My fiance (who is only 27) suffered from a right hemisphere stroke a little over a week ago. Although they still haven't determined the reason for the stroke, he is home now and is starting physical, speech, and occupational therapy.
There are many issues we are learning about and dealing with that are a result of the stroke, but the reason for this post is because of his pain at night.
About three days ago he started waking up in the middle of the night complaining of "shooting pain" in his feet, legs, arm, and shoulders-- mostly on the left side affected by the stroke, but sometimes on both sides. He is miserable and dreads the night because of the pain. It subsides during the day. His doctors have been little help thus far and Advil is certainly not helping. I'm assuming that this is some sort of nerve pain as a result of the stroke.
Does anyone have any experience with this? Any advice on what could help manage the pain? I feel helpless.
I am so sorry for what you are both going through. It is wonderful you found this board. It is filled with very carrying and knowledgable people. I have been one year stroke recovery and I know that pain you are talking about. It seems the nerve pain and muslce spasams intensify at night. I know there are medications out there that help with nerve pain caused by stroke. Your doctor should help you with that. I know its difficult to get them to listen sometimes but I cant stress enough to get a second opinion. My second opinion was a very good thing. In the doctors defence maybe he is waiting to prescribe medication until they find out what caused the stroke. However, sometimes they never find out why. So we need to make sure we are doing everything we can to be comfortable. Its hard to be positive when we are tired and in pain. So important to get good sleeps in. Is he laying down during the day and sleeping? This helps with the healing and especially being sleep deprived he needs to nap.
I wish I could help you more. I still suffer from the pain at night but only if I over do my walking during the day.
You will hear from some very helpful people on this board who may have some good advice for you. Reading other posts also helps you gain information. All strokes are different yet the same. Wish I could help you more.
You are doing a great job helping to find him answers. Keep up the good work
Hello Icochran and welcome to the board.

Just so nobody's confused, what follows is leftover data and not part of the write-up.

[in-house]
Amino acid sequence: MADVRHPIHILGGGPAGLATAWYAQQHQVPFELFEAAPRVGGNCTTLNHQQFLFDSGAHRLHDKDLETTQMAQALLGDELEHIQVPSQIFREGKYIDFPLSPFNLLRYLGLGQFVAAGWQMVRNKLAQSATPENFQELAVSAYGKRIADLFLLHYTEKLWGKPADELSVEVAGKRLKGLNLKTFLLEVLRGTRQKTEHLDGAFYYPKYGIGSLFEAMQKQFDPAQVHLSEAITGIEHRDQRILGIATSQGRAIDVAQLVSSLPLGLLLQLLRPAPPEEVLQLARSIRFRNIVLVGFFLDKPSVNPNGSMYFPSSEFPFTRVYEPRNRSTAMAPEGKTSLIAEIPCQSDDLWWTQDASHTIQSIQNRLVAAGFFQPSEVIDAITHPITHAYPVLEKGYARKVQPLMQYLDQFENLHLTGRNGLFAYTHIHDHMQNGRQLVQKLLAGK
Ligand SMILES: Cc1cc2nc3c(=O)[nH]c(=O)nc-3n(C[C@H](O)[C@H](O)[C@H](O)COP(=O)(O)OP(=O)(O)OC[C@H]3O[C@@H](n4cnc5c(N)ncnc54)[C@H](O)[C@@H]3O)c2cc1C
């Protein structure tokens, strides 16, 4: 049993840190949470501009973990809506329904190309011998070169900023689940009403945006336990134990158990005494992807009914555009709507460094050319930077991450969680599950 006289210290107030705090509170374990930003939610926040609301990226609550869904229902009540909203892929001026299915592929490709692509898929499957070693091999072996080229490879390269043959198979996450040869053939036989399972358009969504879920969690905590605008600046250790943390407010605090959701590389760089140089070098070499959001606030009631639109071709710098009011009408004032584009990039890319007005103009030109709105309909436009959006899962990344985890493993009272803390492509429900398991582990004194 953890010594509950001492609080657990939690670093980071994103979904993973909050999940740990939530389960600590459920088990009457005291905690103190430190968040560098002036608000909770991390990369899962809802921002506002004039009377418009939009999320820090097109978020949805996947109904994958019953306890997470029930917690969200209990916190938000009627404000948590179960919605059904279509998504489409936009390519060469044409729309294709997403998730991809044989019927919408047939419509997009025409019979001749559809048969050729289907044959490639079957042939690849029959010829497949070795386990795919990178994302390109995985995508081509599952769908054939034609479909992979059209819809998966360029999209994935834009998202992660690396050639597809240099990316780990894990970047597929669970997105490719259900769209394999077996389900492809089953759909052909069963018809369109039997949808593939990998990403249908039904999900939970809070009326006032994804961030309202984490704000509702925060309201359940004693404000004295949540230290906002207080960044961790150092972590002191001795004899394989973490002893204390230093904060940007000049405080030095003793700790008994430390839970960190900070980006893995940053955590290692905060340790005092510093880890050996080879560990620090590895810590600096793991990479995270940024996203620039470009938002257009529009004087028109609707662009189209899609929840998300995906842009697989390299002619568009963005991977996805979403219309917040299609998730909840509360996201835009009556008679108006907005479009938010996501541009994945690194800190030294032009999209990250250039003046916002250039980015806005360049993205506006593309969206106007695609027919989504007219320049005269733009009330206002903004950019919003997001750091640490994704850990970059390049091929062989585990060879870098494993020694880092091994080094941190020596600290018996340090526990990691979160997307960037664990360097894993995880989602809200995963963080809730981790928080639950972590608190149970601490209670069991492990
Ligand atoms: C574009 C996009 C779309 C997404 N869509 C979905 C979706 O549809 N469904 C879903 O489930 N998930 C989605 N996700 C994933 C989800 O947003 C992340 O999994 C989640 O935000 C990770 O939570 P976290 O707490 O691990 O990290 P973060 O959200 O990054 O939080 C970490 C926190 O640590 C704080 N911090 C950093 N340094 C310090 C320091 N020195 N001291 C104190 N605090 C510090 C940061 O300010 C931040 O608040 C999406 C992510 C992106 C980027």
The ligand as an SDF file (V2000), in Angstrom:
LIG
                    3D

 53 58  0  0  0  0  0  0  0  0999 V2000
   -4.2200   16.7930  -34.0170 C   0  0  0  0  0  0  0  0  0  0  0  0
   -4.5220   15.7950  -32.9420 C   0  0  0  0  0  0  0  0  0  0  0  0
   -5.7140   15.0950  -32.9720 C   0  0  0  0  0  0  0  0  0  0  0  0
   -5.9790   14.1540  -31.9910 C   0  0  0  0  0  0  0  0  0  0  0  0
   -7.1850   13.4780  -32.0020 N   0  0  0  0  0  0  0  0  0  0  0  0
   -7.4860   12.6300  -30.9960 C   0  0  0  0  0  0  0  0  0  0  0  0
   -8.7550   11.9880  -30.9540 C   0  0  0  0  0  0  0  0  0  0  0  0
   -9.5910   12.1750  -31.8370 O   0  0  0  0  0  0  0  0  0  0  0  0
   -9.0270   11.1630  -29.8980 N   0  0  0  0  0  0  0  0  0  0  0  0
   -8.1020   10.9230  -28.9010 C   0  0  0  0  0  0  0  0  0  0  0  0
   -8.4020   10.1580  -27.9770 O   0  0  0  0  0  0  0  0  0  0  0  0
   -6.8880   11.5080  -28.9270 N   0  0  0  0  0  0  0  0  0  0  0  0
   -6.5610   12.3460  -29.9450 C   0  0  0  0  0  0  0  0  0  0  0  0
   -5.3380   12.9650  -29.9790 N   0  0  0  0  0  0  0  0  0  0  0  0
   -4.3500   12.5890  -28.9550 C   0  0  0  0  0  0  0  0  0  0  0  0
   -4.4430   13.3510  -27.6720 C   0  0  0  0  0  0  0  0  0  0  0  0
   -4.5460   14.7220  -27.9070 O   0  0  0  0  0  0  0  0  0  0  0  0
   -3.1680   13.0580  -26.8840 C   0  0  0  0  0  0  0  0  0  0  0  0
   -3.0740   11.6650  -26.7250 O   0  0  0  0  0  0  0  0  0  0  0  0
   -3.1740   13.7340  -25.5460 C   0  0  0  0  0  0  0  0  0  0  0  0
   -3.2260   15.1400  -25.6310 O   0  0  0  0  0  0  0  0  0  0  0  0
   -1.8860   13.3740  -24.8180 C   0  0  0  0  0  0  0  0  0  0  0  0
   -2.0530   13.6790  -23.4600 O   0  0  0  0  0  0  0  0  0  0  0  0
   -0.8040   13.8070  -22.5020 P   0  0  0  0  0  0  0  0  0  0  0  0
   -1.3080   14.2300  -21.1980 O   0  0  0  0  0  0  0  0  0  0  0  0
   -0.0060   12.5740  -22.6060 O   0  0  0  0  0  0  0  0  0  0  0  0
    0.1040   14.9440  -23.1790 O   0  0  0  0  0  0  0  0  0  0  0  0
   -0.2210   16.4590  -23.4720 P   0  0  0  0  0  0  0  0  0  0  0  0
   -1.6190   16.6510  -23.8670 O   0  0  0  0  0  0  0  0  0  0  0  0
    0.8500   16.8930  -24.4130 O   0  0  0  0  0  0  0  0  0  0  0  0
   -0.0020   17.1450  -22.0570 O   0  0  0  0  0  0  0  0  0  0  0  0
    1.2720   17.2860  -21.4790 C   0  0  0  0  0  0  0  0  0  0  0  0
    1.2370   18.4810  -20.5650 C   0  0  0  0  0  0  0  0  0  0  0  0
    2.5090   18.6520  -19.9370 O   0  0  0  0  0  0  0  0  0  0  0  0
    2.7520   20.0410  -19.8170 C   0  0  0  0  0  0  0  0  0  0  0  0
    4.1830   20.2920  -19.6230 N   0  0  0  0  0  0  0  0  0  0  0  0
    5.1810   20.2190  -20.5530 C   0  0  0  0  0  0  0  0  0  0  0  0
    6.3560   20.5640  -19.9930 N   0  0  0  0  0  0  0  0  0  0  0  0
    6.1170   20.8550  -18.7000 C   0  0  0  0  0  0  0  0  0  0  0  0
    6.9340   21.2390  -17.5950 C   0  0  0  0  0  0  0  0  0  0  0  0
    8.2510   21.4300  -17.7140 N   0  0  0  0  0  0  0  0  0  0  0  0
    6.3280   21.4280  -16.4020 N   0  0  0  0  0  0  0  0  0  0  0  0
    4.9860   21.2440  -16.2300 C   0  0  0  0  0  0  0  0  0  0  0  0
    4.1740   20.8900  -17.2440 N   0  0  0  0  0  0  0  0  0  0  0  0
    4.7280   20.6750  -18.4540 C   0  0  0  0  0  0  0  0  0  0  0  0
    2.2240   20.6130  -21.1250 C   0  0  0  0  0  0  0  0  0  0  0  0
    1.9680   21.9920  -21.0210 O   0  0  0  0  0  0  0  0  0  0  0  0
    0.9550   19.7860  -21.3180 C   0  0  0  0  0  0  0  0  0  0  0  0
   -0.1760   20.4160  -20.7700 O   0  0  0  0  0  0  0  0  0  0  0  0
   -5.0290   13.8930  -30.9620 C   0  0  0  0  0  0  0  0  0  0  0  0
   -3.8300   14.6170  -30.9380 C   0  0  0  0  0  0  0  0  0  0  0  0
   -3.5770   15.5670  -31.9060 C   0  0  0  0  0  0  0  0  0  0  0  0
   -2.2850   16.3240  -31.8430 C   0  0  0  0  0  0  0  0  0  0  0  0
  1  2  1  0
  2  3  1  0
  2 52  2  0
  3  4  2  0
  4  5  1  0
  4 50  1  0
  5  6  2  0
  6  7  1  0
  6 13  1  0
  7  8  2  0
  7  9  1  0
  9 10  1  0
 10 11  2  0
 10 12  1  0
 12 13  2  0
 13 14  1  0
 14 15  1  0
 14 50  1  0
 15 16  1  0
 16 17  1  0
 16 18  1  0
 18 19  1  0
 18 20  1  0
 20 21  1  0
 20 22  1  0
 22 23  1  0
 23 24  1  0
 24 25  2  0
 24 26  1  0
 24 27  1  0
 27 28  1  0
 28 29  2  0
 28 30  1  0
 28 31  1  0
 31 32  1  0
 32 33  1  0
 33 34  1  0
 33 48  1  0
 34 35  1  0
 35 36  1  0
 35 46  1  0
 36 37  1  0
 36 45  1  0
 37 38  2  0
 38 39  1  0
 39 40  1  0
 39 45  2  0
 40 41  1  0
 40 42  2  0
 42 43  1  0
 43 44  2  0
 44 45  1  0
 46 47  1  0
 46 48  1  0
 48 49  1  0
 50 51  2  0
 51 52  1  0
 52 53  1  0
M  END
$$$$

I am sorry to hear about your fiance's stroke. It is just amazing that a stroke can happen to anyone at anytime, not matter the age. So my heart goes out to both of you. I want you to know that stroke recovery is a long and slow process, so be patient and positive with your fiance. Since he just had a stroke a week ago I am sure you will have many questions in the next week's and month's and this is a good place for you to get information and support from other's that have been right where you are right now. You can also vent and scream if you need to, we all understand because a stroke is very overwhelming to everyone involved.
I would like to comment on the pain and sleeping. I have heard from so many stroke survivors that become to start finding all of these strange pains and other annoying things with our bodies that start to happen after the stroke. I call them "phantom pains" because 99% of the time to doctors have no clue either. I stopped telling my dr. about it, because he really had no answer and kind of started to ignore it. There is a regular writer here - coupe - how has come up with a great saying for us stroke survivors. It is - Accept-Analize-Adapt. I will give you an example with your fiance's pain and sleeping.
I had the exact same thing with me. Right after my stroke I would have horrible pain on whatever shoulder I was sleeping on. And to make it even weirder is that whatever side I was sleeping on, the other shoulder would fall asleep. The one I was not laying on! Figure that one out? I too had horrible sleeps for weeks and for my whole life I have only slept on my sides. So what I did was accept - that when I sleep on my sides my shoulders hurt and this is probably from my stroke. Analized - I need to get a good night's sleep and I am tired of having pain every night. Adapt - If I sleep on my back my shoulders don't hurt, but I can't sleep on my back, but I am going to have to learn how, so I did. I made myself learn how to fall asleep on my back with now shoulder pain and my first good night's sleep was awesome.
I am not saying that sleeping on his back with solve the problem. What I am saying is that since his stroke, his body is different now and it is an big adjustment for everyone and a lot of times, the doctors can't help when dealing with strokes. They do great on the physical side like walking again or moving your limbs again or speech therapy, etc. But there are so many things that they have no clue to or even know where to begin. And that is where every person's stroke is different to each person and I guarantee that each one of us have some kind of weird little things with our bodies after a stroke. None of them are the same, but we all agree that we all have them - these phantom pains. Remember his brain has been altered from the stroke. Just so you know, those pains I had while sleeping eventually went away and I can sleep on my sides again. I hope something here may have helped. Please write back if you have any more questions or just need some support.